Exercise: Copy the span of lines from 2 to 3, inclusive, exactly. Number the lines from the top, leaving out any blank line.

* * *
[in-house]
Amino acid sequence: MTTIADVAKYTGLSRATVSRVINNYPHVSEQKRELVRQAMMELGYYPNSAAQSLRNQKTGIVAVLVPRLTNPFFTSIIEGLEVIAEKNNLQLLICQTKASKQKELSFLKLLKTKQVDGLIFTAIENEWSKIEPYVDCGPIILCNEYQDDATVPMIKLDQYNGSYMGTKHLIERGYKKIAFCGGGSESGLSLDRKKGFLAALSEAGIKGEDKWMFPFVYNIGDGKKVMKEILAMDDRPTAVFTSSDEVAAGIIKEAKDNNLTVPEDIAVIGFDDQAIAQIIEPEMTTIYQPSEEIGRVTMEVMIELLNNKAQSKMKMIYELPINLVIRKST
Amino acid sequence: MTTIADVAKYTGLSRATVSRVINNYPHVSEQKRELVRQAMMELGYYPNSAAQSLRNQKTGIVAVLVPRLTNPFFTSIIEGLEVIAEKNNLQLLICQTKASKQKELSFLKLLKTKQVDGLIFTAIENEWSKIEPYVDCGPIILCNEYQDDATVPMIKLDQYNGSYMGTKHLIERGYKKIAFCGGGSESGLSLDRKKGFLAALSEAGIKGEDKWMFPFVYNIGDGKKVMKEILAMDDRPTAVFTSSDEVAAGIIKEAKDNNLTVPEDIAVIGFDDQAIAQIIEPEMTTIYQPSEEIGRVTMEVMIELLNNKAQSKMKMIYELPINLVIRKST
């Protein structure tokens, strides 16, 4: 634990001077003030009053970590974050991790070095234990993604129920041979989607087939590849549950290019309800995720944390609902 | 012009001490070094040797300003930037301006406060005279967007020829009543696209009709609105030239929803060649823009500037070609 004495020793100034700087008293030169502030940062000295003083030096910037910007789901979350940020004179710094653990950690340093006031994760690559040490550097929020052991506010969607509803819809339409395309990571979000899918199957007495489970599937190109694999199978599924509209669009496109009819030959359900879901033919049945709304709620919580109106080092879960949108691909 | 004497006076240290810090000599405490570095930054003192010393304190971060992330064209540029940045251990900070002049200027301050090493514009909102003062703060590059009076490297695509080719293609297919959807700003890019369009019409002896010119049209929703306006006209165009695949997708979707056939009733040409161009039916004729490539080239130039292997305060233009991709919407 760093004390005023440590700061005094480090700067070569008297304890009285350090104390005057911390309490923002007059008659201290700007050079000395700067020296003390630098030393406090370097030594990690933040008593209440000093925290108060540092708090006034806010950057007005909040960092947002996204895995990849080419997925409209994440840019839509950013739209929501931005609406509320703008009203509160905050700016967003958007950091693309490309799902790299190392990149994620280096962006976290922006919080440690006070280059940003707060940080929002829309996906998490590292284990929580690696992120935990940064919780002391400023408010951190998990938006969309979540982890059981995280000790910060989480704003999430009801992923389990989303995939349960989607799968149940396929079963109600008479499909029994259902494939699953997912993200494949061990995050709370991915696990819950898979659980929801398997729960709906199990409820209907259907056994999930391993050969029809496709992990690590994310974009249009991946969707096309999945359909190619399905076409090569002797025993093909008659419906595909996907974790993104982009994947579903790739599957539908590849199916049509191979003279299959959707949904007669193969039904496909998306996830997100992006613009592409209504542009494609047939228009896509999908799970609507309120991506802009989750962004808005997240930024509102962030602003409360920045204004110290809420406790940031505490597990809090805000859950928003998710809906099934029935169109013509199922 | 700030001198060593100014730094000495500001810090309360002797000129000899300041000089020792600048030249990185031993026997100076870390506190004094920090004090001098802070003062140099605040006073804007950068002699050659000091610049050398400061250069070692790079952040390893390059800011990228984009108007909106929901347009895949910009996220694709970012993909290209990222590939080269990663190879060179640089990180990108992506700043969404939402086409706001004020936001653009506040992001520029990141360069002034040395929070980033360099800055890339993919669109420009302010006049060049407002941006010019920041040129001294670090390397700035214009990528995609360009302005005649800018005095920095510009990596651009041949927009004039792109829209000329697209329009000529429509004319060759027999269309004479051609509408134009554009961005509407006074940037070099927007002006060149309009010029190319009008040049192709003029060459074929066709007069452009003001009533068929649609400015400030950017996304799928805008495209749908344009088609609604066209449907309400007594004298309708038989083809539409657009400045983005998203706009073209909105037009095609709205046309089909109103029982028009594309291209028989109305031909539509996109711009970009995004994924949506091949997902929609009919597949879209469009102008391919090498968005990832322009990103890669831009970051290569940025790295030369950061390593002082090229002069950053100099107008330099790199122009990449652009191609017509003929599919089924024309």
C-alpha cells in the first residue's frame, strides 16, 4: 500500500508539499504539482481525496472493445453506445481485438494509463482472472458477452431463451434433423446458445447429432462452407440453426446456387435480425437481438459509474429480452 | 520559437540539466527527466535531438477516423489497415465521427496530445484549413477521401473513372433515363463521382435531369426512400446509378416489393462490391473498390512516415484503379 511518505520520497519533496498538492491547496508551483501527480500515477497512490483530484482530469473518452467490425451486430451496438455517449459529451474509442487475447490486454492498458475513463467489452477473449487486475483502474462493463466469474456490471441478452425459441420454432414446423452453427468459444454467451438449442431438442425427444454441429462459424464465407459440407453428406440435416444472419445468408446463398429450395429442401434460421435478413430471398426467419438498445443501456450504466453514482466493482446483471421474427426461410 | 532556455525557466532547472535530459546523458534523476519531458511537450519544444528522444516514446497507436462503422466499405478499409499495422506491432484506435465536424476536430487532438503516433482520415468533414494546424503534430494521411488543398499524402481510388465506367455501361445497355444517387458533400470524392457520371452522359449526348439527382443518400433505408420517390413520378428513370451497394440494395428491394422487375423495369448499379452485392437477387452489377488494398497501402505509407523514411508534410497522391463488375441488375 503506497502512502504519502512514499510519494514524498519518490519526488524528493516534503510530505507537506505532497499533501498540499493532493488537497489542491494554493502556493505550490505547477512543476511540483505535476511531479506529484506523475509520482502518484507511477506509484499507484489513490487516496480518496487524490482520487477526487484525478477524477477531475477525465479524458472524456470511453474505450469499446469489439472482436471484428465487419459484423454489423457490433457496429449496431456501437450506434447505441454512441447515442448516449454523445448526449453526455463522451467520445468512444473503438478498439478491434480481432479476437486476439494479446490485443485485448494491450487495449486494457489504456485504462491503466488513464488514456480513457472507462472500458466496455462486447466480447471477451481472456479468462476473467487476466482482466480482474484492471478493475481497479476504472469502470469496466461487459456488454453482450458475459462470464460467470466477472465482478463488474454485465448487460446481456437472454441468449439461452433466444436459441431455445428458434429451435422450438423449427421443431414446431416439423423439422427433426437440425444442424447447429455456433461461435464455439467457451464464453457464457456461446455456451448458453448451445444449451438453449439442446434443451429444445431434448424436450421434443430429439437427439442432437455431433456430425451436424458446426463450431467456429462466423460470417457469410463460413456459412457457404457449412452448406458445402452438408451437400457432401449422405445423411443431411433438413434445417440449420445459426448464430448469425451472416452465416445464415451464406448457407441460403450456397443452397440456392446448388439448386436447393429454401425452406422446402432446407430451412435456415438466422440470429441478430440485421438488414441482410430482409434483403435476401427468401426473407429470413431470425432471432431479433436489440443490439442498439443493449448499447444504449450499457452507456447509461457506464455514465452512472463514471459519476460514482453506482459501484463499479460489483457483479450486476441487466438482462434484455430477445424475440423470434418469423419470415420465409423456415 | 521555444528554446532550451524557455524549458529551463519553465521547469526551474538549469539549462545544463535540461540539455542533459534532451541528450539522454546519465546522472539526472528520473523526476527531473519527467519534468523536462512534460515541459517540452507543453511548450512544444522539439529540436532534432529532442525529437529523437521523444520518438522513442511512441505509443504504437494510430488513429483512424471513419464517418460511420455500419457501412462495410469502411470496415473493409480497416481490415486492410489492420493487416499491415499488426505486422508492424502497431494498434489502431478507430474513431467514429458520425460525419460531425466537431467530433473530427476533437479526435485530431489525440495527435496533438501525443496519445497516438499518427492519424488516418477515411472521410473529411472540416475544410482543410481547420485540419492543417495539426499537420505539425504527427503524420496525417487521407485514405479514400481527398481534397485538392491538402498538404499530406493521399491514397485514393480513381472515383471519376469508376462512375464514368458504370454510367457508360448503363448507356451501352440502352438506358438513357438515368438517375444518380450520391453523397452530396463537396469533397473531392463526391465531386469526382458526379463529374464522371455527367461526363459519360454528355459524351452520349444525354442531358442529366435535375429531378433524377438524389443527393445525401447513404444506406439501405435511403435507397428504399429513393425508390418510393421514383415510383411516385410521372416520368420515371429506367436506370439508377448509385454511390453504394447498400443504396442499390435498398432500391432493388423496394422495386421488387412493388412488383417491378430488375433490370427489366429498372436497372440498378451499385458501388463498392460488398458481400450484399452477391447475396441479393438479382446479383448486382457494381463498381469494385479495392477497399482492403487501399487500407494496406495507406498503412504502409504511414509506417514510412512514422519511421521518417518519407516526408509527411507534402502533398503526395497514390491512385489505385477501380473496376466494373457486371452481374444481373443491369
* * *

Amino acid sequence: MTTIADVAKYTGLSRATVSRVINNYPHVSEQKRELVRQAMMELGYYPNSAAQSLRNQKTGIVAVLVPRLTNPFFTSIIEGLEVIAEKNNLQLLICQTKASKQKELSFLKLLKTKQVDGLIFTAIENEWSKIEPYVDCGPIILCNEYQDDATVPMIKLDQYNGSYMGTKHLIERGYKKIAFCGGGSESGLSLDRKKGFLAALSEAGIKGEDKWMFPFVYNIGDGKKVMKEILAMDDRPTAVFTSSDEVAAGIIKEAKDNNLTVPEDIAVIGFDDQAIAQIIEPEMTTIYQPSEEIGRVTMEVMIELLNNKAQSKMKMIYELPINLVIRKST
Amino acid sequence: MTTIADVAKYTGLSRATVSRVINNYPHVSEQKRELVRQAMMELGYYPNSAAQSLRNQKTGIVAVLVPRLTNPFFTSIIEGLEVIAEKNNLQLLICQTKASKQKELSFLKLLKTKQVDGLIFTAIENEWSKIEPYVDCGPIILCNEYQDDATVPMIKLDQYNGSYMGTKHLIERGYKKIAFCGGGSESGLSLDRKKGFLAALSEAGIKGEDKWMFPFVYNIGDGKKVMKEILAMDDRPTAVFTSSDEVAAGIIKEAKDNNLTVPEDIAVIGFDDQAIAQIIEPEMTTIYQPSEEIGRVTMEVMIELLNNKAQSKMKMIYELPINLVIRKST